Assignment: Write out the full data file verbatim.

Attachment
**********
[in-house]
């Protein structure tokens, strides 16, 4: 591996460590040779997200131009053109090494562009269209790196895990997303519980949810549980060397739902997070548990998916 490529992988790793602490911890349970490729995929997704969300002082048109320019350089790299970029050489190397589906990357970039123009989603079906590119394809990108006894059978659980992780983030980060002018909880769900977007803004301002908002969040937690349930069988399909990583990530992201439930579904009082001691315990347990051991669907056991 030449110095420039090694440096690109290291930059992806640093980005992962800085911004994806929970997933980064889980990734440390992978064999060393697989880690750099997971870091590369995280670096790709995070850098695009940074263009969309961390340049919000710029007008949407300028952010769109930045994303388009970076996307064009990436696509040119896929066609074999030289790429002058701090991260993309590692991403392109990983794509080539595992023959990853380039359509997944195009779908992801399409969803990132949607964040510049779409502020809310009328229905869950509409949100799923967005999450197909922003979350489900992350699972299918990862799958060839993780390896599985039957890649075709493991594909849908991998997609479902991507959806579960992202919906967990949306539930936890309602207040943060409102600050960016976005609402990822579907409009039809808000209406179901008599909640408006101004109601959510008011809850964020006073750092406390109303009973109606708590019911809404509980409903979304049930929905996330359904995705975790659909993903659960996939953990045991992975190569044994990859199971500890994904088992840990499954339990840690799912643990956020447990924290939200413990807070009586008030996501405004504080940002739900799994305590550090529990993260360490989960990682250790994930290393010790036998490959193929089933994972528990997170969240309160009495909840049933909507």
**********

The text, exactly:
[in-house]
């Protein structure tokens, strides 16, 4: 591996460590040779997200131009053109090494562009269209790196895990997303519980949810549980060397739902997070548990998916 490529992988790793602490911890349970490729995929997704969300002082048109320019350089790299970029050489190397589906990357970039123009989603079906590119394809990108006894059978659980992780983030980060002018909880769900977007803004301002908002969040937690349930069988399909990583990530992201439930579904009082001691315990347990051991669907056991 030449110095420039090694440096690109290291930059992806640093980005992962800085911004994806929970997933980064889980990734440390992978064999060393697989880690750099997971870091590369995280670096790709995070850098695009940074263009969309961390340049919000710029007008949407300028952010769109930045994303388009970076996307064009990436696509040119896929066609074999030289790429002058701090991260993309590692991403392109990983794509080539595992023959990853380039359509997944195009779908992801399409969803990132949607964040510049779409502020809310009328229905869950509409949100799923967005999450197909922003979350489900992350699972299918990862799958060839993780390896599985039957890649075709493991594909849908991998997609479902991507959806579960992202919906967990949306539930936890309602207040943060409102600050960016976005609402990822579907409009039809808000209406179901008599909640408006101004109601959510008011809850964020006073750092406390109303009973109606708590019911809404509980409903979304049930929905996330359904995705975790659909993903659960996939953990045991992975190569044994990859199971500890994904088992840990499954339990840690799912643990956020447990924290939200413990807070009586008030996501405004504080940002739900799994305590550090529990993260360490989960990682250790994930290393010790036998490959193929089933994972528990997170969240309160009495909840049933909507």